Housing is much more than a roof over one’s head. Having a place to call home is a basic human need—a place of safety, stability, support, and belonging. Stable housing roots people in their community and allows access to the opportunities that are necessary to thrive and enjoy a brighter future.

Housing stability is not something that millions of extremely low-income Americans can take for granted. According to the 2022 State of the Nation’s Housing report by Harvard Joint Center for Housing Studies, more than 70 percent of renters with incomes below $30,000 a year paid more than a third of their income for housing, and an additional 20 percent of them paid more than half, leaving very few resources to pay for necessities such as food and health care. The situation for extremely low-income homeowners was no better. The percentage of housing cost-burdened households earning less than $30,000 increased from 70 to 73 percent between 2019 and 2020.

Housing cost burdens are unequally distributed by race, with Black and Latino households two to three times more likely to pay outsized shares of their income toward housing. Significant racial disparities were not limited to housing costs. Households of color were significantly more likely to be evicted, foreclosed upon, or displaced from their homes by gentrification. They were also more likely to live in units that were overcrowded or contaminated by lead, asbestos, and other environmental hazards within high-poverty, low-opportunity communities. Families of color have also carried a heavier burden due to the pandemic, from higher rates of disease and mortality to higher rates of job loss and income that led to missed rent or mortgage payments.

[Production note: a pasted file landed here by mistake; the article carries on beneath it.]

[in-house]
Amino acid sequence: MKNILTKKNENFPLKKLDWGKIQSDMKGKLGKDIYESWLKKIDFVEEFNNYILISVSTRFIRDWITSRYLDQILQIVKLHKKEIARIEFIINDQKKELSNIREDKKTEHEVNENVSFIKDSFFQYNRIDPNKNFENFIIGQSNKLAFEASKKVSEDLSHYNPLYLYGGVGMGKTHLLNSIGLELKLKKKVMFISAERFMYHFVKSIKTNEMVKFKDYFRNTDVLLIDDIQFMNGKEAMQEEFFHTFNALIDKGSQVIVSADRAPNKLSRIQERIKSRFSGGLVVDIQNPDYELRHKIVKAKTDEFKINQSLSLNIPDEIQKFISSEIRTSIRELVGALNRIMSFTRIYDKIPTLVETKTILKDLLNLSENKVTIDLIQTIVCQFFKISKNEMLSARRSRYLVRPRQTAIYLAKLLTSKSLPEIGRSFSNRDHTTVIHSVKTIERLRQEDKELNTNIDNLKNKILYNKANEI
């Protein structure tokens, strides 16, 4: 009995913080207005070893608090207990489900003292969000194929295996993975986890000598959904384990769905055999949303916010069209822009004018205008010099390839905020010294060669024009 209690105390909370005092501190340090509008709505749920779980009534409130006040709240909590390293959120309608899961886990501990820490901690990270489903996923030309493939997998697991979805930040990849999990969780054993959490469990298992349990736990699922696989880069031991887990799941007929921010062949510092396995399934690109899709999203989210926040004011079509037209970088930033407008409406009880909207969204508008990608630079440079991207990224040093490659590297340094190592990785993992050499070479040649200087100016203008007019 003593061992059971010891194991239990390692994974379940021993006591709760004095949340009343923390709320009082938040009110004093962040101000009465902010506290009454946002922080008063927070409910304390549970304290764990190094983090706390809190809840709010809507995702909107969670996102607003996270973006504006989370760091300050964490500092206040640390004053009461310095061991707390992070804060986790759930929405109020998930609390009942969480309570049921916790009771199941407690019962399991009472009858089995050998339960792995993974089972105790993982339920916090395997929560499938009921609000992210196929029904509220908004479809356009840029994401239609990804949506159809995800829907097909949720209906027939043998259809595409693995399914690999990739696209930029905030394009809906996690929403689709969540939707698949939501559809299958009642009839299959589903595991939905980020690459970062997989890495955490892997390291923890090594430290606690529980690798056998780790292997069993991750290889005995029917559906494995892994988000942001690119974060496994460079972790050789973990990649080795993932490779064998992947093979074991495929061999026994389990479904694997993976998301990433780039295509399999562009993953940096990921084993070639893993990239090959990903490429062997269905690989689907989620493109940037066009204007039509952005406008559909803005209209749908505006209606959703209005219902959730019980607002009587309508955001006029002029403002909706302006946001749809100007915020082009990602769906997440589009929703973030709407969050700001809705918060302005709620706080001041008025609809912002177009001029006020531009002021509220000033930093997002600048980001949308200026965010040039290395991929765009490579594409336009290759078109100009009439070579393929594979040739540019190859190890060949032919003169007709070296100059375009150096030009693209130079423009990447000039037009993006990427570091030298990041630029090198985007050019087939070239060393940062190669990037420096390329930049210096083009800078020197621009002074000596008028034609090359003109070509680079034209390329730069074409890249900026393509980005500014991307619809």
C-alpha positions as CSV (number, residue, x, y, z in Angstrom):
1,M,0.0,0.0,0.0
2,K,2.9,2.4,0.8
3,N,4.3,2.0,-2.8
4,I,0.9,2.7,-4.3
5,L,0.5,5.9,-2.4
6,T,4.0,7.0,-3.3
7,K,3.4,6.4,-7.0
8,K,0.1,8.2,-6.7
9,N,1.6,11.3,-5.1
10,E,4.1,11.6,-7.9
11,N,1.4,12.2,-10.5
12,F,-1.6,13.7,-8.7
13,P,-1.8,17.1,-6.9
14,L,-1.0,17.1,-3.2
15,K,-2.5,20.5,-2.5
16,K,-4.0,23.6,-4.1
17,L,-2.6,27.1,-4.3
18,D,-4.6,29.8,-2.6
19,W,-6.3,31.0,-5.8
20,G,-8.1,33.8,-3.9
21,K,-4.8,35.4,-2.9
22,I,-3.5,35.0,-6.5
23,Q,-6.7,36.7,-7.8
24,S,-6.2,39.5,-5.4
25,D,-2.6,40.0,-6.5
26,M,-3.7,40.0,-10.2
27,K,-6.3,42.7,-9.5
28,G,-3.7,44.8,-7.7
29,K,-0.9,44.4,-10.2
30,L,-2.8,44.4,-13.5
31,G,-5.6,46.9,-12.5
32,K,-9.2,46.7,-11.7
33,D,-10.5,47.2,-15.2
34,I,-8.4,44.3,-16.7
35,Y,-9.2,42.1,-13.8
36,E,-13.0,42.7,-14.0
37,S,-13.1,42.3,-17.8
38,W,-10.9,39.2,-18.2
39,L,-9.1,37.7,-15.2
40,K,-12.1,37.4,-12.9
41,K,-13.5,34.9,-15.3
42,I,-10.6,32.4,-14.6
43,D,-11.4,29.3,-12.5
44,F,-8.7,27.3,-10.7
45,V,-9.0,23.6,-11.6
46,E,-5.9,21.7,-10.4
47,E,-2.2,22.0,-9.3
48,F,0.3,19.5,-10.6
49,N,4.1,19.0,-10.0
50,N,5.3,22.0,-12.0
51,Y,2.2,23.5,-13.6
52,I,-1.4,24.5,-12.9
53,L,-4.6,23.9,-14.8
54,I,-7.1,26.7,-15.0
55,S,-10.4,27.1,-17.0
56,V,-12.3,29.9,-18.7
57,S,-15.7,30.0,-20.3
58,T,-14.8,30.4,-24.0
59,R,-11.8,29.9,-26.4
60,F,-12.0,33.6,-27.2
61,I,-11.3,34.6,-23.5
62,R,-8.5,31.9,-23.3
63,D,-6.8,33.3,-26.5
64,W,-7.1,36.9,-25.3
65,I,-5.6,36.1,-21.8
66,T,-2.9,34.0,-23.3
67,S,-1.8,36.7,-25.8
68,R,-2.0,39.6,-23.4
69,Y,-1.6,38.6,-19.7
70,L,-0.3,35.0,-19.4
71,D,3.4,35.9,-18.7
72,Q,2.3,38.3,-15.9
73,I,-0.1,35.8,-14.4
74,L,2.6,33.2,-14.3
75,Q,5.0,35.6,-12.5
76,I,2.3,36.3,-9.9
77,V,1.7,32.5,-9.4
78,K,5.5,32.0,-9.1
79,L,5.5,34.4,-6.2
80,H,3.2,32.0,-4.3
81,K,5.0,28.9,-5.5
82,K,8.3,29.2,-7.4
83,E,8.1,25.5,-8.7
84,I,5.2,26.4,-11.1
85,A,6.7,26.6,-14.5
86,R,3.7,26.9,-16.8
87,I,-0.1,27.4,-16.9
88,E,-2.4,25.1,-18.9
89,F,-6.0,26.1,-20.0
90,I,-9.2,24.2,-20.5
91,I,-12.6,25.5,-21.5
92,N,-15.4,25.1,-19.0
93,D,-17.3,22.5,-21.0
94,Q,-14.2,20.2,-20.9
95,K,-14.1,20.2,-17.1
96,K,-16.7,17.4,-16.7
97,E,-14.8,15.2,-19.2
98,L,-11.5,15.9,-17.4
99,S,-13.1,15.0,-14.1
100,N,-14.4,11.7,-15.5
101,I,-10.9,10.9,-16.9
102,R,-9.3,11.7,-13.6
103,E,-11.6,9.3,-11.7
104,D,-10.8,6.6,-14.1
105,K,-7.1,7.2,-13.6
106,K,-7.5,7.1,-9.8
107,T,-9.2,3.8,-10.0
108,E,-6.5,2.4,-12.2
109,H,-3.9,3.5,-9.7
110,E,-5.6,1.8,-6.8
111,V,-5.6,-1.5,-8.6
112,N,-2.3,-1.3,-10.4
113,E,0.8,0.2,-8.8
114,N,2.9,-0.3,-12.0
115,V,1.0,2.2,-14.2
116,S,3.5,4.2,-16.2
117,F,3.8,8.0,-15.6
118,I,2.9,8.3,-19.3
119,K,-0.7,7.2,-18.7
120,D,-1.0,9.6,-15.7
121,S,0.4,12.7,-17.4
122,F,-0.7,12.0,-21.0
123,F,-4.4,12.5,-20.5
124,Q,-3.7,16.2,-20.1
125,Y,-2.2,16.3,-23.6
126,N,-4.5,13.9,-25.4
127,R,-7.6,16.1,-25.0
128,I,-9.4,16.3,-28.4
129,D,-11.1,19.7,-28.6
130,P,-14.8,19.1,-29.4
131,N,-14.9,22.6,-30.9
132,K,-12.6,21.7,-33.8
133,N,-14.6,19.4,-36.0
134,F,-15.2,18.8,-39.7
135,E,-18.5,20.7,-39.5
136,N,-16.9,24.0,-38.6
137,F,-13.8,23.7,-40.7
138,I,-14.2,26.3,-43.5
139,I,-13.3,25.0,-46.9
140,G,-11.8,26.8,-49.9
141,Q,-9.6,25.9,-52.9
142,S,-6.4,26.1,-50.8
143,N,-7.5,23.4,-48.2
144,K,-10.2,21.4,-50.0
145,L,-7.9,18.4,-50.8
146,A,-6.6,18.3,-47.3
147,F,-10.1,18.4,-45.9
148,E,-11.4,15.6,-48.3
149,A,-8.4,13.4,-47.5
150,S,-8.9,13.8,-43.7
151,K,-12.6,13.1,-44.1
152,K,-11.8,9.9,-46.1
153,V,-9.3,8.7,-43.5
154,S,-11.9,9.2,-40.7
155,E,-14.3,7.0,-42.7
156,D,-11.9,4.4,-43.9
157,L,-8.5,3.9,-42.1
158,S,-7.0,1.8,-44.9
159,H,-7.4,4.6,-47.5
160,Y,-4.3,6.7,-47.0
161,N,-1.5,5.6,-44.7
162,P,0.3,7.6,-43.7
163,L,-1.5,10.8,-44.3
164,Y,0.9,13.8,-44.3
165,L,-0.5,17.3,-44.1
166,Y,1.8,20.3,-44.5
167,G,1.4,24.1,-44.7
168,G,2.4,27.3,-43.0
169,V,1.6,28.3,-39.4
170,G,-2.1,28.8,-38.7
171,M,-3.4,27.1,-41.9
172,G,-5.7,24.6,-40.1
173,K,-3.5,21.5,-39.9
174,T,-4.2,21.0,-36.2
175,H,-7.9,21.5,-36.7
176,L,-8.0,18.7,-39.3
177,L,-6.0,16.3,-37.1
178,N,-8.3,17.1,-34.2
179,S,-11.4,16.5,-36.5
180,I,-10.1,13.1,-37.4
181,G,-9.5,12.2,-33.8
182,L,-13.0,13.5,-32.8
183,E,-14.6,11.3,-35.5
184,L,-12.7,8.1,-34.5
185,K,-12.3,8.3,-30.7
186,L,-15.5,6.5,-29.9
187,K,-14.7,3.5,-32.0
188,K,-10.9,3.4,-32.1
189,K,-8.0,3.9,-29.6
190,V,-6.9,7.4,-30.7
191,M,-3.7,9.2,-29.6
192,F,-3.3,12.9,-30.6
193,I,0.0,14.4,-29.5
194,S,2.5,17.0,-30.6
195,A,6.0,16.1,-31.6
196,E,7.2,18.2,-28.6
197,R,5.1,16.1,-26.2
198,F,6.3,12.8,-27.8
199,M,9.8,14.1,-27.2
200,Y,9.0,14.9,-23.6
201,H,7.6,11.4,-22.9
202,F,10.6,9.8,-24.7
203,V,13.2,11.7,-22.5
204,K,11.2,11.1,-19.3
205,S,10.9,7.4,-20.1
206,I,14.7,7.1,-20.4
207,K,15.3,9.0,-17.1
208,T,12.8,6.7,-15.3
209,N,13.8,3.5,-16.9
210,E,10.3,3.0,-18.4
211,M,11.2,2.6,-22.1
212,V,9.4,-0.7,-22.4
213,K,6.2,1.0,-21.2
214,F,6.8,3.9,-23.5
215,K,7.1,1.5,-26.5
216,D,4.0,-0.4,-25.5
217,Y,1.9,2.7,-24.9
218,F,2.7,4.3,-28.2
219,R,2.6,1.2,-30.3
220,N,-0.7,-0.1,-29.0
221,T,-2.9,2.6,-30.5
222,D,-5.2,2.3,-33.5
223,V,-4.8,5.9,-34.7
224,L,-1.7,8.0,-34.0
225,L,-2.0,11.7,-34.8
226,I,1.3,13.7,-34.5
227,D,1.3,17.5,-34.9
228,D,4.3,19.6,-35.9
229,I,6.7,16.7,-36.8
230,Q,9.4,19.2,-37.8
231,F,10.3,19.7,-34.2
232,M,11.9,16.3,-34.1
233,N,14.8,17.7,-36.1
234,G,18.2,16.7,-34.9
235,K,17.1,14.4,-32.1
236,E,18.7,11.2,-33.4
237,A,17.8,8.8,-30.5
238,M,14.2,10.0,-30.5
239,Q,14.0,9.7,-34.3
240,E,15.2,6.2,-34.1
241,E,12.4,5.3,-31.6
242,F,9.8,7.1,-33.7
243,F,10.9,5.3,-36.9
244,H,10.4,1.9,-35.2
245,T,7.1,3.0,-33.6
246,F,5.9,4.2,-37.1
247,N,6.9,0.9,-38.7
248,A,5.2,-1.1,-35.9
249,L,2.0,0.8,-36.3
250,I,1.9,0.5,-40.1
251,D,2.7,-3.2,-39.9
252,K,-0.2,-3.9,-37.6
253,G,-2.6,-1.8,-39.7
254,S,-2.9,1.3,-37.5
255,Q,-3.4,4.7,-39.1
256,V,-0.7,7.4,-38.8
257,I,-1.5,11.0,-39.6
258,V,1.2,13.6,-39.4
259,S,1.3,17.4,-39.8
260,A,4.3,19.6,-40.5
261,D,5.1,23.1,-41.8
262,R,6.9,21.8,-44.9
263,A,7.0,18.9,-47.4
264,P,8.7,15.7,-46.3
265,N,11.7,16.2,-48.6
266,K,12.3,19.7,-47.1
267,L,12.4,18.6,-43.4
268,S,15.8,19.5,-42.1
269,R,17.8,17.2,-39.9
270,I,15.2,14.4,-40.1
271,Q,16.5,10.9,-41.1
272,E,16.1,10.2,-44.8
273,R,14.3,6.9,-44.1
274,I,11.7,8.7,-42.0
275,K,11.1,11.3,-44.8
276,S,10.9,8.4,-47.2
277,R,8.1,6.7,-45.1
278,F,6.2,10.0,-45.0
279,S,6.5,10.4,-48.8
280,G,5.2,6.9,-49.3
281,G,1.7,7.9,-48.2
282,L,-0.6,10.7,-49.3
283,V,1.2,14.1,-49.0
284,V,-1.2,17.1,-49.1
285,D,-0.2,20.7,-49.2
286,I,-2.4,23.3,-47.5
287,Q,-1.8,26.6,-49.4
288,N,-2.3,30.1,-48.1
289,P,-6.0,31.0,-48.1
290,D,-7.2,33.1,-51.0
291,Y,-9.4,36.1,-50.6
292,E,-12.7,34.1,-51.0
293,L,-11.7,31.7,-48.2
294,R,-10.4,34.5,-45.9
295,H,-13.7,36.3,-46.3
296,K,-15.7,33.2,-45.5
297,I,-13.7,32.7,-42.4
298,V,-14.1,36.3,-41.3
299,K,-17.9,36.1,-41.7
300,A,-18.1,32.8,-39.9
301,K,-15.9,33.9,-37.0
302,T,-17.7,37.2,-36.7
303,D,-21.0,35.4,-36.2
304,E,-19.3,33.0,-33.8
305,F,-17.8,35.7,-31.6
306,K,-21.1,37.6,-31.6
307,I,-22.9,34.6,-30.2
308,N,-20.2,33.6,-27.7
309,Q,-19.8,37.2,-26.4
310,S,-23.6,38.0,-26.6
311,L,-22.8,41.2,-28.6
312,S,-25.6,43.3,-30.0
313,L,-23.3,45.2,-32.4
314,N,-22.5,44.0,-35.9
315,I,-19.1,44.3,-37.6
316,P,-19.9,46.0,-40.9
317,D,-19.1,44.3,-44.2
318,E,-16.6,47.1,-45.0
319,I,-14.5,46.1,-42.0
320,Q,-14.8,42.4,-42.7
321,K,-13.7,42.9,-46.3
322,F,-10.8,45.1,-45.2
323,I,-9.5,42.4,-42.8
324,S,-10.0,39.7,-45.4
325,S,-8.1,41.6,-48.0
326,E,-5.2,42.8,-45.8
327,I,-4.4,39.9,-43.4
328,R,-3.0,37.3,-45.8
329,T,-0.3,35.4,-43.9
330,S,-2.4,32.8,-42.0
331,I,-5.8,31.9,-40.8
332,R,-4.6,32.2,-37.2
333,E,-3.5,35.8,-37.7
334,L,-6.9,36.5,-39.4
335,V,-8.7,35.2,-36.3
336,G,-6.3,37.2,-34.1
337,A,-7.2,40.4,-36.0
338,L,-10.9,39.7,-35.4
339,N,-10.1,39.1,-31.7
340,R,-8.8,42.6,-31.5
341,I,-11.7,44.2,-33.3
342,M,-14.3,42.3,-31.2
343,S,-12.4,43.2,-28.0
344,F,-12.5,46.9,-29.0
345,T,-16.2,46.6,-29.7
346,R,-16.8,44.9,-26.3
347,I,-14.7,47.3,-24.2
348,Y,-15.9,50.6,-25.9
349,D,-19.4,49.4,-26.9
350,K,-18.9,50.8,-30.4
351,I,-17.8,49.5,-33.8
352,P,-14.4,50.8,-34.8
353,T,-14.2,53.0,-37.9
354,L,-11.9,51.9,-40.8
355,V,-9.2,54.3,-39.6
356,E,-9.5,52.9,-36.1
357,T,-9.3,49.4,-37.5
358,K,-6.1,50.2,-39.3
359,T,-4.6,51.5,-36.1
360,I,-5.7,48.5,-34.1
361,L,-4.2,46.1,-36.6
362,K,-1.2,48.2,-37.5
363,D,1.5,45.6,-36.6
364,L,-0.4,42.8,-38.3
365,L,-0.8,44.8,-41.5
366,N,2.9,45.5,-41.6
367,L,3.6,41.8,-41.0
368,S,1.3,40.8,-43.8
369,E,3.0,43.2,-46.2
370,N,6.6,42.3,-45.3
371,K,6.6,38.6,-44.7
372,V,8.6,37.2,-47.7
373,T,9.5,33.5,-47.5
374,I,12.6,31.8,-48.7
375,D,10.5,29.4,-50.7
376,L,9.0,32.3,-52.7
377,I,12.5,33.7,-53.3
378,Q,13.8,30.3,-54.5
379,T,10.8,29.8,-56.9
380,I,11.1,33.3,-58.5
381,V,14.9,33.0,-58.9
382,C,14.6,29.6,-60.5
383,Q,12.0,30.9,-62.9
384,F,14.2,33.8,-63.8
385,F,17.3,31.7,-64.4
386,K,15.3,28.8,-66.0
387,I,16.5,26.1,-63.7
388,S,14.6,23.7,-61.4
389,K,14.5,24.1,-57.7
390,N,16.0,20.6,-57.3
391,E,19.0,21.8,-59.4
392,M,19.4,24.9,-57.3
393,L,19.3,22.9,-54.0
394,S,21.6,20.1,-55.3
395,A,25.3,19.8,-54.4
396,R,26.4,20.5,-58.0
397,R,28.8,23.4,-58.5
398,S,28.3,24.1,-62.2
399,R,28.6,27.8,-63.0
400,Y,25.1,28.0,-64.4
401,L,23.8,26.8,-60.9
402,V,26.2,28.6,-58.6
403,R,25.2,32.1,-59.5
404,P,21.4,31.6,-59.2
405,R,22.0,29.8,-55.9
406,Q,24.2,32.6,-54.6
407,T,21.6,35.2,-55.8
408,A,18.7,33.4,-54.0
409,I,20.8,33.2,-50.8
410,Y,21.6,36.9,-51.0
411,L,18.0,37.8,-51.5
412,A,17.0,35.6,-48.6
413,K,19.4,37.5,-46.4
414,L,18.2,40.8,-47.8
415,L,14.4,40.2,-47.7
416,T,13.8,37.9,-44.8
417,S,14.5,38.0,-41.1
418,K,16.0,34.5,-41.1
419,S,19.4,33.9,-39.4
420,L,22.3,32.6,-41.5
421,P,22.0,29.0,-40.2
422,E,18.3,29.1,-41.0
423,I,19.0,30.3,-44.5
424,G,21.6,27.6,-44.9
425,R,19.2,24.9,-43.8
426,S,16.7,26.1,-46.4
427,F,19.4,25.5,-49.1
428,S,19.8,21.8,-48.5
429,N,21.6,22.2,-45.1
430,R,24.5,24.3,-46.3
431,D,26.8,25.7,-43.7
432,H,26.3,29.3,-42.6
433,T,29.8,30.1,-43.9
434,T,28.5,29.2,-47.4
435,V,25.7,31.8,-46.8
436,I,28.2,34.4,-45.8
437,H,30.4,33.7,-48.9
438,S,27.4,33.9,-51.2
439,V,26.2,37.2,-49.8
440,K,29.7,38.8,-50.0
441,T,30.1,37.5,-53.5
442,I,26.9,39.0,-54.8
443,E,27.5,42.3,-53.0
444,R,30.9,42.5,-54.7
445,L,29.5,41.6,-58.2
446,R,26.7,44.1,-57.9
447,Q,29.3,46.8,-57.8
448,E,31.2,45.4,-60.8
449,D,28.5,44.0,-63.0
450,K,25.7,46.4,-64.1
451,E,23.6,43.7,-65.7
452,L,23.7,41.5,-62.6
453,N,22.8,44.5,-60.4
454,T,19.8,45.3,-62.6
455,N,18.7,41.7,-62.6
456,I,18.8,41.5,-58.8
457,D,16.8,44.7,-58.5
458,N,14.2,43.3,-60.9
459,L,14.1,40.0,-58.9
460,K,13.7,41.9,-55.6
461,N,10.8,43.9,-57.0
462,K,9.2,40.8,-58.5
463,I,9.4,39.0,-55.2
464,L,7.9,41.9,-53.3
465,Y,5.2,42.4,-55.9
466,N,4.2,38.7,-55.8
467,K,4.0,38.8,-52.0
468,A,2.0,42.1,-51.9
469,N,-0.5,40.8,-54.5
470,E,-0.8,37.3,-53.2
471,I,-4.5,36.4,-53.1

The economic consequences of the pandemic sparked an unprecedented response to the housing crisis. Greater awareness of this issue led to national moratoria on evictions and foreclosures that kept millions of families in their homes, while more than $55 billion in emergency financial assistance for renters and homeowners helped millions of households pay off their housing debt. Preliminary data from the US Department of the Treasury indicates emergency rental assistance targeted low-income households of color. Dozens of states and localities passed new short- and long-term protections for tenants and explored new kinds of partnerships with nonprofit and community groups.

As the pandemic continues into its third year, many aspire to a return to “normal.” But with respect to housing, a return to how things were is neither possible nor desirable. Long-standing racial disparities provide evidence of how bias and discrimination are a feature, and not a bug, of our housing system. The dramatic increase in both rents and home prices threatens to intensify affordability challenges for low- and moderate-income families.

Read the full article about transforming the housing system by Charles Rutheiser and Jeanne Fekade-Sellassie at Stanford Social Innovation Review.